I’m not sure what’s going on with the band kids – maybe the dissension in the ranks earlier in the week took a toll, or maybe they worked hard all morning and by performance time they’d exhausted all their adrenaline, but the show was… flat. In terms of marching, the technical skills were not bad, and the music sounded fine, but there wasn’t any fire to the performance. It wasn’t exciting. I knew that they wouldn’t be given that all-important “Superior” score, and they weren’t. They received “Excellent.” This is like getting a B grade when you wanted an A.   I am unaccountably bummed.  Also, I am pretty worried about PETBoy, who seems to be having a rough week. He looks grim, not his usual expression.

Sunday, Oct. 23: Another lovely day weatherwise.  PETBoy went with us to church but was remarkably silent. I think he’s going through a period of missing his mother badly. (In case you missed the story, she died very suddenly last spring.)

SOTD: Mary Greenwell Plum. Gosh, I love this. Our church’s worship leader has released a CD, and it’s terrific, so I’ll put in a plug for Cody Davenport. Go buy his worship CD.


Image  of perfume collection is from user fpih at Fragrantica.

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Remember this post I wrote about two years ago, when Bookworm was new to the high school marching band?  It’s still true.  I am still a Marching Band Junkie.  Cadence still makes my blood itch.

First football game of 2011; photo by David Gravely Photography.

This Friday night, I’ll be riding Band Bus #2 as a chaperone as we head off to another away game.  (Chances are, the football team will go home with their record at 0 for 8.  It’s been a baaaaad year.)    Just heard: the band director has decided we won’t be going to the football game.  It should be chilly and windy, and with several kids either sick or recovering from illness and the big competition tomorrow, he thought it would be wiser to just hold a short practice and then let the kids go home for some rest.  I think he’s right.  Bookworm was going to have to leave and go home with her dad after the pregame show anyway, to get some rest before the District cross-country meet Saturday morning.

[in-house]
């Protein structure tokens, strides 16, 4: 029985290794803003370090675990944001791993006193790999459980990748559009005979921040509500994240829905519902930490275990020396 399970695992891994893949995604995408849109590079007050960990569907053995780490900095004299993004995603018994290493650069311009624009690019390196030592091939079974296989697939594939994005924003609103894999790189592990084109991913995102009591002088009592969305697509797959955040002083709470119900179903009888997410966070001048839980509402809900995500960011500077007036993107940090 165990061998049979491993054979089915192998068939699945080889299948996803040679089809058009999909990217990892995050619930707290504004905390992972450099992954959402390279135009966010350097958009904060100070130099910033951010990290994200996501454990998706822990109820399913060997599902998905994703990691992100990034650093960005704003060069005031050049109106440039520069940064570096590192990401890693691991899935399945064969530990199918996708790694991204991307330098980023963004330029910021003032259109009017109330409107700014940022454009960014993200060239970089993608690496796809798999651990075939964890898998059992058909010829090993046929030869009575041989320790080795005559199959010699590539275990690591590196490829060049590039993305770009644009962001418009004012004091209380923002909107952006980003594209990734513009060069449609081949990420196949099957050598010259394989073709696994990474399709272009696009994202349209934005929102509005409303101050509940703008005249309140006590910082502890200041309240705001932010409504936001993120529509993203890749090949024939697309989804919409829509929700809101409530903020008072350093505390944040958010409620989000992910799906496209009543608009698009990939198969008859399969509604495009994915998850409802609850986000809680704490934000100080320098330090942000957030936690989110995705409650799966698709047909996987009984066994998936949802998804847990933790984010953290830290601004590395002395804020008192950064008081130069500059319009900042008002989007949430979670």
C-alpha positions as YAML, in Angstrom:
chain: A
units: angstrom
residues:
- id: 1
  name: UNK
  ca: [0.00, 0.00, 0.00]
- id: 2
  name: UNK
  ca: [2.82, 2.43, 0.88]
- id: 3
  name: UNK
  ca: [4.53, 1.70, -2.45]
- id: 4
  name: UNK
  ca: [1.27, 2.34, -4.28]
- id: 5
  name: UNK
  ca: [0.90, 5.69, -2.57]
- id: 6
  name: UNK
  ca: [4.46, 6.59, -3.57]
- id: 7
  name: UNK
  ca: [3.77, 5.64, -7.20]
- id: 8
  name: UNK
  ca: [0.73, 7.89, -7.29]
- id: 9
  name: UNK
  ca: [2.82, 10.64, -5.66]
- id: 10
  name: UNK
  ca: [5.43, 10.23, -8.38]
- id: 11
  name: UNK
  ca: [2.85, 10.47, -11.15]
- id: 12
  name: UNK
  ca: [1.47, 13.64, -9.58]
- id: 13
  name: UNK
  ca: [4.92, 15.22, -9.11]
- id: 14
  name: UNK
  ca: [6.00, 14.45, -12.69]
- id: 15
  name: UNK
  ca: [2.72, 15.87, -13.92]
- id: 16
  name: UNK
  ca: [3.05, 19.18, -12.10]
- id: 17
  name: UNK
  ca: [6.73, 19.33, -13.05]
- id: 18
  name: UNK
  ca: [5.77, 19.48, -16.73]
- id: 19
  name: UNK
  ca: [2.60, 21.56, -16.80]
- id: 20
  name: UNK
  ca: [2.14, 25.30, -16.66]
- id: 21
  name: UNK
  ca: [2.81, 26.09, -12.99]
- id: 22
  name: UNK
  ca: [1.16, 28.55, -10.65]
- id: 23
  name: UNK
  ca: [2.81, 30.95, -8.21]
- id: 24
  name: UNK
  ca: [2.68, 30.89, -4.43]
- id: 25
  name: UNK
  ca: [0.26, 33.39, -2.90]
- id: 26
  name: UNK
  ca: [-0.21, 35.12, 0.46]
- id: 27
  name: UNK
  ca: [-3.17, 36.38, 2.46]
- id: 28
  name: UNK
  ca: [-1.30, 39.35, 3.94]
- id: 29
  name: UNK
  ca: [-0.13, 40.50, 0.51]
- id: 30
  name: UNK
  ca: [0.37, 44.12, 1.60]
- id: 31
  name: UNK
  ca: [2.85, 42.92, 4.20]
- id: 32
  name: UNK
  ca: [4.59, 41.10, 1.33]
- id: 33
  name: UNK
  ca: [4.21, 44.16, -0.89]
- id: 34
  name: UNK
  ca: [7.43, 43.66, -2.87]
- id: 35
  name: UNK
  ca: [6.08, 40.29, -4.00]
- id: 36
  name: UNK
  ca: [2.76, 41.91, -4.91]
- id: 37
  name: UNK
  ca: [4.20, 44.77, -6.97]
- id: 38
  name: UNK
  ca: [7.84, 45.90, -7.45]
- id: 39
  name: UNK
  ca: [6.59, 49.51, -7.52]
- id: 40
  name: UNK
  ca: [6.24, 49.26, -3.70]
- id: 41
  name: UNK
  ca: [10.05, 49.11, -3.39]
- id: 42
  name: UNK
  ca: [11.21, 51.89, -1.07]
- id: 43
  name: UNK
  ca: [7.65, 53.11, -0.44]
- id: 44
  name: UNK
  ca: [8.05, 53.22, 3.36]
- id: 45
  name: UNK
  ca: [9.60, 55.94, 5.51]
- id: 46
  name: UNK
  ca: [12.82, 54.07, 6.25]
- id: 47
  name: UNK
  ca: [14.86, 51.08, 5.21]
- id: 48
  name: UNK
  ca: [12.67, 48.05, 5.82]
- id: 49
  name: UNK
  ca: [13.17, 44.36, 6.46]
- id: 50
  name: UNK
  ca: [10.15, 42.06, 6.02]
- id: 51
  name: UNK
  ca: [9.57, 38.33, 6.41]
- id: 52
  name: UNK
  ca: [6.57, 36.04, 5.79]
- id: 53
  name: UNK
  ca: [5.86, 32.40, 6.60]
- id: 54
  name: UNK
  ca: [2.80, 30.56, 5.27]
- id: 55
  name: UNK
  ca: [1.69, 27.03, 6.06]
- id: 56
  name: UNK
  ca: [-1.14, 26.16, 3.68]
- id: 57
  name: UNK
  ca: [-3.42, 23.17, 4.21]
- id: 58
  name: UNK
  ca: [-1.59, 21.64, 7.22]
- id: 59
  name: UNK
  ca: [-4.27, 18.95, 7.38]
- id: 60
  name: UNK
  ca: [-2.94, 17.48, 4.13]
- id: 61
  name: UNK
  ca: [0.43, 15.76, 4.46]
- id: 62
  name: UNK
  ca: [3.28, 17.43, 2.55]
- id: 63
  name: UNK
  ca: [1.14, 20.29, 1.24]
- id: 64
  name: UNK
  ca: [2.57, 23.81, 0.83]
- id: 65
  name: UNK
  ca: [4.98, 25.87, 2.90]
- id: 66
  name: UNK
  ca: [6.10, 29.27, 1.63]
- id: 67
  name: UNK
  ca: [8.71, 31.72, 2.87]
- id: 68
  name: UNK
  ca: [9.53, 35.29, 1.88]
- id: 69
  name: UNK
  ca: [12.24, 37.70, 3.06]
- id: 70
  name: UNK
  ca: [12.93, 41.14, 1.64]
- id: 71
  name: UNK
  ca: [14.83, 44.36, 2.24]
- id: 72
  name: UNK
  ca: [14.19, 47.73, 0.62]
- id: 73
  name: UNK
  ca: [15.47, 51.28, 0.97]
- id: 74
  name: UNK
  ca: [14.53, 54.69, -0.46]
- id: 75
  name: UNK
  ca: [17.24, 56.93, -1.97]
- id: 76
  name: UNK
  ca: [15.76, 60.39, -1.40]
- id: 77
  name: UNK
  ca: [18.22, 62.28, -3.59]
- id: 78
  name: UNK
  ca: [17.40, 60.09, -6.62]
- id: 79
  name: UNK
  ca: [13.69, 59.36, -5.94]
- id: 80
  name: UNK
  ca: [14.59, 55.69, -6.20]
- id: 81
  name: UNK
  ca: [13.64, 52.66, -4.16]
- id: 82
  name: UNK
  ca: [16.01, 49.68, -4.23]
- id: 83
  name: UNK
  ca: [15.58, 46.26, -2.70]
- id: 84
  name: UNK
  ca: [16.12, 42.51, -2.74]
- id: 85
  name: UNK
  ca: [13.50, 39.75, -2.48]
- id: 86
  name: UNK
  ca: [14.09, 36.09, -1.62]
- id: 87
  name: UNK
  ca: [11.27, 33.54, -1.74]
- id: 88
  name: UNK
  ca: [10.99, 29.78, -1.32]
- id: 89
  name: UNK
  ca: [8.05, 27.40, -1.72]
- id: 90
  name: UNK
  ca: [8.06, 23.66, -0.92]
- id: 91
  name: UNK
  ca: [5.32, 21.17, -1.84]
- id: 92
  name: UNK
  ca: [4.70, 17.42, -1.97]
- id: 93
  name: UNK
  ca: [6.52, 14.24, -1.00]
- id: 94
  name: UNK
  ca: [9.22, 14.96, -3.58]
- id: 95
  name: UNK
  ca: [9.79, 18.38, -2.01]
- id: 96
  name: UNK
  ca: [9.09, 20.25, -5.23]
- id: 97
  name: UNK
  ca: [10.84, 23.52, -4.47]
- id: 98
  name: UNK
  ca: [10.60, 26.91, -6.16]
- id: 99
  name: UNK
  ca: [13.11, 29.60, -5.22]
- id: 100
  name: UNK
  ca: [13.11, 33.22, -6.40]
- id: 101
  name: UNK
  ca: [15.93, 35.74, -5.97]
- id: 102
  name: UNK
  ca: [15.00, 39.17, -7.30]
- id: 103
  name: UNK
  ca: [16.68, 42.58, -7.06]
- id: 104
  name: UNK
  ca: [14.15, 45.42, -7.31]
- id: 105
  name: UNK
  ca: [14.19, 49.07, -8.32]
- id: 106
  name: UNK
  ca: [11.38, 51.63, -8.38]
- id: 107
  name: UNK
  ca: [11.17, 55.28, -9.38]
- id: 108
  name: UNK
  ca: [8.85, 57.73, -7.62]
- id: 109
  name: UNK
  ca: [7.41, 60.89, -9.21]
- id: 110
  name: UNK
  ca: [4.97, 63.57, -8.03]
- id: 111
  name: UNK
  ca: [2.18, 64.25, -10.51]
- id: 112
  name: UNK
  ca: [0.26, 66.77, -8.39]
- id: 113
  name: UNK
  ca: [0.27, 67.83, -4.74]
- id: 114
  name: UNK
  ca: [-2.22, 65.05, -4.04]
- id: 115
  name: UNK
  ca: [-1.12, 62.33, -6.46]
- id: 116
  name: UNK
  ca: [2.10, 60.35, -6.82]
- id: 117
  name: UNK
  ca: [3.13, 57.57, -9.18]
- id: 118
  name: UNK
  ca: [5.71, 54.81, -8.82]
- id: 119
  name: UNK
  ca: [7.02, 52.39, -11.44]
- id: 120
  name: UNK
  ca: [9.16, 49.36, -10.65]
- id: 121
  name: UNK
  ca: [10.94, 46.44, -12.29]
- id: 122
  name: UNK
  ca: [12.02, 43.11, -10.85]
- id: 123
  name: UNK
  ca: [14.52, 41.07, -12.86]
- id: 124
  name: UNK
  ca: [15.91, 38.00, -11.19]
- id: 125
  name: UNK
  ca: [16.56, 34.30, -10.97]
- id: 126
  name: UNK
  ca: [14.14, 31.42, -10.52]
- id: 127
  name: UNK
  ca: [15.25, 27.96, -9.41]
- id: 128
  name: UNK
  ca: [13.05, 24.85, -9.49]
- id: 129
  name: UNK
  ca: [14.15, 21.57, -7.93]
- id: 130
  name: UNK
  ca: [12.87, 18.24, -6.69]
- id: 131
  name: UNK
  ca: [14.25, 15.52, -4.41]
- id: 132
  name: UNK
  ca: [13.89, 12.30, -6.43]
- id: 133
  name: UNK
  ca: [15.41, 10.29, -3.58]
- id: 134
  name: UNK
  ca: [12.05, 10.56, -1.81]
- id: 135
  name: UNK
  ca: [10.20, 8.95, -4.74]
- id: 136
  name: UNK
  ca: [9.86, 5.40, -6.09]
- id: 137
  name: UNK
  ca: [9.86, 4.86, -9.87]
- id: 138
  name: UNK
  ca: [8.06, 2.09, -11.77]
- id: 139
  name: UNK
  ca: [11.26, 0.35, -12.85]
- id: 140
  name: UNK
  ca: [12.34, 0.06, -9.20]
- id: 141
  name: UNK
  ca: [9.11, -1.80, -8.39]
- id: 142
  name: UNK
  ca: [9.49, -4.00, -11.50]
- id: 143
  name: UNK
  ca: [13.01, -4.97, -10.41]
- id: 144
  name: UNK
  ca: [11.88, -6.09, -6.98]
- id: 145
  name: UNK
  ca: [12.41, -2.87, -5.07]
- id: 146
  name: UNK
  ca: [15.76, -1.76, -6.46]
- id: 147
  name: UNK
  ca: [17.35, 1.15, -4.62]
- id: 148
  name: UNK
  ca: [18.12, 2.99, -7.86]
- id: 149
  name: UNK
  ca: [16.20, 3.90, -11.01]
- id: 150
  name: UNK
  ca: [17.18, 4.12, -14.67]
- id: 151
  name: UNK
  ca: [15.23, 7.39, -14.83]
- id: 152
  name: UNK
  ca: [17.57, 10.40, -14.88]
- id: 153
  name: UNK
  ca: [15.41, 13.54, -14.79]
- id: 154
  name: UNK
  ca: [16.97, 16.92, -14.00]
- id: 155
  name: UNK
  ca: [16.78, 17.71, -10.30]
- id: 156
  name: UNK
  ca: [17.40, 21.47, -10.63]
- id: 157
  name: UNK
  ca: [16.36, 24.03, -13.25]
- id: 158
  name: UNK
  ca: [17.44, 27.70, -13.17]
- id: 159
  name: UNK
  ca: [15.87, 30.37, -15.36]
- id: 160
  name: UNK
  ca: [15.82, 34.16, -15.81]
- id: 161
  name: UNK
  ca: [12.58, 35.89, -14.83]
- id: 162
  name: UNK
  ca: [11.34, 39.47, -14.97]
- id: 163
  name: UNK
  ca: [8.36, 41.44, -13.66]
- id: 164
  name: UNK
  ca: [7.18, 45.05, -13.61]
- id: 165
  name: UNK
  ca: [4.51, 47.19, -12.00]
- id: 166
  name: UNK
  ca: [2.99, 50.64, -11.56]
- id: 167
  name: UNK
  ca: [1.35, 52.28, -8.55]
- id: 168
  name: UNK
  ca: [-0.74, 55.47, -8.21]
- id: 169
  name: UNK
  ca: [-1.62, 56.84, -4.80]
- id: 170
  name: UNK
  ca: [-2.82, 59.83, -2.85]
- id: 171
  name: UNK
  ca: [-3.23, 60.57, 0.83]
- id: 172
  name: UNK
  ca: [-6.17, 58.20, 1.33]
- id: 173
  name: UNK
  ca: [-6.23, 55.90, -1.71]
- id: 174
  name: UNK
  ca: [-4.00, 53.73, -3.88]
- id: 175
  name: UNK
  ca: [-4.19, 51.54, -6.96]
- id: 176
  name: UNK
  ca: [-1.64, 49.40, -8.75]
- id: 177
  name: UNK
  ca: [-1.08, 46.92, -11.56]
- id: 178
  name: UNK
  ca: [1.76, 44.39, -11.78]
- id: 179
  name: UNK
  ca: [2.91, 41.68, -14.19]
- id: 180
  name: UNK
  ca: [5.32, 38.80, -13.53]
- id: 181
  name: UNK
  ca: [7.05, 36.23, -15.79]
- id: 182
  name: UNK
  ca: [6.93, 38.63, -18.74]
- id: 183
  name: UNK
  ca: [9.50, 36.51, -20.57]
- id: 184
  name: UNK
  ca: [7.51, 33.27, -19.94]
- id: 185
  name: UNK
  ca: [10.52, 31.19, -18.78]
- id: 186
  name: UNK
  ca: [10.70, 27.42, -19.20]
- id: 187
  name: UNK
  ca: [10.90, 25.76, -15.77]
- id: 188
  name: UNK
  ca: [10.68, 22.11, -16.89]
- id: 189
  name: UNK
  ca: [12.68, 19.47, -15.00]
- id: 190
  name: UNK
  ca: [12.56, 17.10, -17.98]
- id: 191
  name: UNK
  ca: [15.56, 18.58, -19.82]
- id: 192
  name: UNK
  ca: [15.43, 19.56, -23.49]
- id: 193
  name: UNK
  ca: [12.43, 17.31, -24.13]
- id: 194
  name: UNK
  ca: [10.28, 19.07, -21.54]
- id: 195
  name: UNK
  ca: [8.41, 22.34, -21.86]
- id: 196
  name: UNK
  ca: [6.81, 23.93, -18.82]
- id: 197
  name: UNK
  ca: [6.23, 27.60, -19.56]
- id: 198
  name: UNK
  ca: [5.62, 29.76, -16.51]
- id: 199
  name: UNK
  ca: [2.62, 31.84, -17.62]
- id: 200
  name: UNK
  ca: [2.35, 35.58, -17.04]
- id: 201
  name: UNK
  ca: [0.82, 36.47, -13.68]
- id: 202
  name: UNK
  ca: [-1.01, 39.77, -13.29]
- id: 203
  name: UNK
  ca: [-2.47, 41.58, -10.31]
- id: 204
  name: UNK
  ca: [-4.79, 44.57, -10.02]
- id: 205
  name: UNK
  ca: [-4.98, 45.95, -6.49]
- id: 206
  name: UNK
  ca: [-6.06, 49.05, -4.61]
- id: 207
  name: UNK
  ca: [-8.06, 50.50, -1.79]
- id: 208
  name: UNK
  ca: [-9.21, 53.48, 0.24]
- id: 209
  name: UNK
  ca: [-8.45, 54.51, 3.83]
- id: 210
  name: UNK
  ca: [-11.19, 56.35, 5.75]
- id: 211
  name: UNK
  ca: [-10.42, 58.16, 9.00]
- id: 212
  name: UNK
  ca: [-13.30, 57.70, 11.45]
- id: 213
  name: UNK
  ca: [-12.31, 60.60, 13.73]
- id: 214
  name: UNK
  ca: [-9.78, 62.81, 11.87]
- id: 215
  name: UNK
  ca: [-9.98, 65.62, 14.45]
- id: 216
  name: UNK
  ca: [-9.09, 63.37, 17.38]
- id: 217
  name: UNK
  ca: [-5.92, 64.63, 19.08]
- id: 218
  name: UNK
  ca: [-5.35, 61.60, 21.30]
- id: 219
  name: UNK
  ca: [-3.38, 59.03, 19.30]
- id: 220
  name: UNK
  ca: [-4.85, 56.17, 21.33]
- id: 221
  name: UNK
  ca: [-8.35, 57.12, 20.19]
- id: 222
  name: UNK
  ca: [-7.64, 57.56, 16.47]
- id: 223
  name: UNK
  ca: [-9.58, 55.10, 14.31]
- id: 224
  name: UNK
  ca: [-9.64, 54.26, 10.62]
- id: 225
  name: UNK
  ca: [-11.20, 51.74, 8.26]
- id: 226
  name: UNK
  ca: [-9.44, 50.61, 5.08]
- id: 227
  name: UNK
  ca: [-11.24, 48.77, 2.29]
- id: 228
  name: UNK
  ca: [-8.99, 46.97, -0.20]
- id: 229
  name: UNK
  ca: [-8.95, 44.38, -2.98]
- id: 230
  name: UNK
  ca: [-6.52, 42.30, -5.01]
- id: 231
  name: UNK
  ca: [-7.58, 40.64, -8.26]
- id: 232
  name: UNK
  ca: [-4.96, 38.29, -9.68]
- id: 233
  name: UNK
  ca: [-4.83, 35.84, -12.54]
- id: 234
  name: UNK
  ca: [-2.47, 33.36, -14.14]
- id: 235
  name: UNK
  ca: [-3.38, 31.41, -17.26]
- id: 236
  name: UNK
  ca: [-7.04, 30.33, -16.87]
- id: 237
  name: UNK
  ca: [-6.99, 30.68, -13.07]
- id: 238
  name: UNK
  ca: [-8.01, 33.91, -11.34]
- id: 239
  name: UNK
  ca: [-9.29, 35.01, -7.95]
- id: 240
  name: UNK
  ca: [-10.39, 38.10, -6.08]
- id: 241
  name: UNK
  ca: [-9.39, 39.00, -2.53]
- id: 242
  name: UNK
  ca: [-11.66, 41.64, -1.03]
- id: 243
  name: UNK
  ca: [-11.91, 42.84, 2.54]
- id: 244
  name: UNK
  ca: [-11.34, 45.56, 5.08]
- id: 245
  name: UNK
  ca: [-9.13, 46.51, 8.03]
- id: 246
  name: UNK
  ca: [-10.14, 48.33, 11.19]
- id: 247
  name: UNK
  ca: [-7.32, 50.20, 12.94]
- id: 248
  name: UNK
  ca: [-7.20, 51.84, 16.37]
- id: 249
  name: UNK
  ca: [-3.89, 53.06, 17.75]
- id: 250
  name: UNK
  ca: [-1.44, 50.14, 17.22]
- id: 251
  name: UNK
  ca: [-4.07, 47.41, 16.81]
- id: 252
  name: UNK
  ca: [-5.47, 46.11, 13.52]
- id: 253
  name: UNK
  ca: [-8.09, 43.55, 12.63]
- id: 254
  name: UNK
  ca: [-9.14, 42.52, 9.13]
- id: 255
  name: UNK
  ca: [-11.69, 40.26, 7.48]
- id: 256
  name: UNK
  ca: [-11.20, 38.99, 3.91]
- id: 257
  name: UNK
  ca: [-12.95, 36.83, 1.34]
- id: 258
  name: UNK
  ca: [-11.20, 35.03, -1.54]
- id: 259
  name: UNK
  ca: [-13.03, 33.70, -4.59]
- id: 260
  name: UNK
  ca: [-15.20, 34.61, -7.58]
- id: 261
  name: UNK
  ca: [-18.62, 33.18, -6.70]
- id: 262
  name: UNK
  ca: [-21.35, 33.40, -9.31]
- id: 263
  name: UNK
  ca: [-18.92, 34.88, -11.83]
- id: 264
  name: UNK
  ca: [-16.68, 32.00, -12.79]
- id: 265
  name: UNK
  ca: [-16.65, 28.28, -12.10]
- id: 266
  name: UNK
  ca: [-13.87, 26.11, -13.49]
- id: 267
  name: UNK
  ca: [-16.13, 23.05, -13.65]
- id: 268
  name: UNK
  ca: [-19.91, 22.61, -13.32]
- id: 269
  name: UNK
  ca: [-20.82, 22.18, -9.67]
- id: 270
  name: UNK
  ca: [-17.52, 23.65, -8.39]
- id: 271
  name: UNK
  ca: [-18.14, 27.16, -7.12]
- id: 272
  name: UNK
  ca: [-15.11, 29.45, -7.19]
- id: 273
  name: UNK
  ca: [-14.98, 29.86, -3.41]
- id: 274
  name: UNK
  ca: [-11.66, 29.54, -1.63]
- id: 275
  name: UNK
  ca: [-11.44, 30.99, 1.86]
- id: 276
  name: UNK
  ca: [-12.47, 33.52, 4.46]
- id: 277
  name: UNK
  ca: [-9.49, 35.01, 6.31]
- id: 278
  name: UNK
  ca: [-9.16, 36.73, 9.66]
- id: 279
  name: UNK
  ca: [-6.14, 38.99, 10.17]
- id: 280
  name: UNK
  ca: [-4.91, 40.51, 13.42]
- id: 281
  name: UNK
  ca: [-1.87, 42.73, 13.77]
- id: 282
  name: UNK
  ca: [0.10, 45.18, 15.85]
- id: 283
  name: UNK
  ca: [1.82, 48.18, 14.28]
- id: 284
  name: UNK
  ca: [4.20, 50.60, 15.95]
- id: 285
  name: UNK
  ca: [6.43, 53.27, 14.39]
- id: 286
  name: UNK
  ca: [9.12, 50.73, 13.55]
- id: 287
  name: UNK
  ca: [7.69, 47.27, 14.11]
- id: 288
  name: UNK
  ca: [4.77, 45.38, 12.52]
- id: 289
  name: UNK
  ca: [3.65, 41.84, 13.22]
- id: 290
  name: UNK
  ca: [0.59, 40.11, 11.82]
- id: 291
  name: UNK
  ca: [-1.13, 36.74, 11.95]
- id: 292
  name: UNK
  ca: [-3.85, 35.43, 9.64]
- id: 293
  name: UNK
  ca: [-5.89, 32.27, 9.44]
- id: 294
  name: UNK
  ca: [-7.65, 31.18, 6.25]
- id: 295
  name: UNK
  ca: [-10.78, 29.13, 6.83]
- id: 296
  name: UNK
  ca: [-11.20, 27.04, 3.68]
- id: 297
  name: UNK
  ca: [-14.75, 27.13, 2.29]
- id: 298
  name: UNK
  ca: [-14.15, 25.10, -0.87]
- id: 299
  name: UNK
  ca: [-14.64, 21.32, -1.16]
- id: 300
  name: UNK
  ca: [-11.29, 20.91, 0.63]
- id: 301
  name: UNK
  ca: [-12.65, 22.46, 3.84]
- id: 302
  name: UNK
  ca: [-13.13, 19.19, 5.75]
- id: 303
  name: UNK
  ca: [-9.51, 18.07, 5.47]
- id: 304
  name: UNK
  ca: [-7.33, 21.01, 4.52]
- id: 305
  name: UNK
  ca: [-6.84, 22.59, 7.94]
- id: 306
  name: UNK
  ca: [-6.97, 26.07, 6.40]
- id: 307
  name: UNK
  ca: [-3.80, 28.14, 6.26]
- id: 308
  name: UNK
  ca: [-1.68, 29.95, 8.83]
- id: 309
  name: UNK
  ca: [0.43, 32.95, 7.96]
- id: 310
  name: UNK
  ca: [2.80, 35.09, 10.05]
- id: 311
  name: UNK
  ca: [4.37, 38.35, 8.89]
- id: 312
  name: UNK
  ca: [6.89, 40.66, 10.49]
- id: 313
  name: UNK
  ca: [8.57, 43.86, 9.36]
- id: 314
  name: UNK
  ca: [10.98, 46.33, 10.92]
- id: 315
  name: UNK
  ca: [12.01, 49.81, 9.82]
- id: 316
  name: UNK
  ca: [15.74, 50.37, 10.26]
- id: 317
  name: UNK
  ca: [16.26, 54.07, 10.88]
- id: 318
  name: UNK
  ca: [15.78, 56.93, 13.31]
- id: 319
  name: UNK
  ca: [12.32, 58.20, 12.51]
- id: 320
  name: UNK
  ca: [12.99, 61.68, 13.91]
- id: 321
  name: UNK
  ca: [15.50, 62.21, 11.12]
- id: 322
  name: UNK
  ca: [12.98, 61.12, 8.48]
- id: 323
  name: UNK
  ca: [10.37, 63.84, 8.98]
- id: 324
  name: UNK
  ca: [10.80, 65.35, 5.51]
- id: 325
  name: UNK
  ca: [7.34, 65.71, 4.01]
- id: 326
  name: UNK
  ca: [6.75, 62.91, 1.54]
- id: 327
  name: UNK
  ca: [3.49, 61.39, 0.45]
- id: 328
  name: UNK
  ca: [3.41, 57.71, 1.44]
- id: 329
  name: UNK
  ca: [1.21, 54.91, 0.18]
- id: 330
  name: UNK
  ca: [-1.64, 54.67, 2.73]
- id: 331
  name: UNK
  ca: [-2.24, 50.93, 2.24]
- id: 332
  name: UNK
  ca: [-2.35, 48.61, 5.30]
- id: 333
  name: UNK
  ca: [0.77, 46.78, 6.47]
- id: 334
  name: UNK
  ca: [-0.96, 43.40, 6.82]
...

And all day Saturday,  I’ll be working at the marching band assessment/ competition our high school band is hosting, monitoring the lower gate by which bands will enter the stadium one by one, on their way to take the field and present their shows for judging.  I’ll be able to hear the bands really well, but not see the shows; this option is more fun than working the registration table or the concession stand, where you can’t see OR hear anything.

I’m addicted: gotta get my band fix every week.  It’s not just the way that my feet start moving on their own when I hear the drumline.  It’s not just the way that the soloists make me proud and the music swells my heart; it’s not just the way that I gasped with delight the first time I saw the show with the horn flips added in (so cool!).  It’s the kids, too.  It’s been great fun getting to know the kids this year:

Cody, head drum major, in Serious Mode.  His mouth is closed.  This is unusual.  Rode a bus for two hours a few weeks ago, with him sitting two seats behind me, and he never, I mean never, stopped talking.  At the last home football game, I happened to catch him directing the band in a stands tune and talking to his girlfriend (Britney, a 2010 graduate, former alto sax section leader) in the bleachers at the same time.  I didn’t even know that was possible.  He plans to attend community college, and eventually to become a state trooper.  Active with Boy Scouts. Plays trumpet.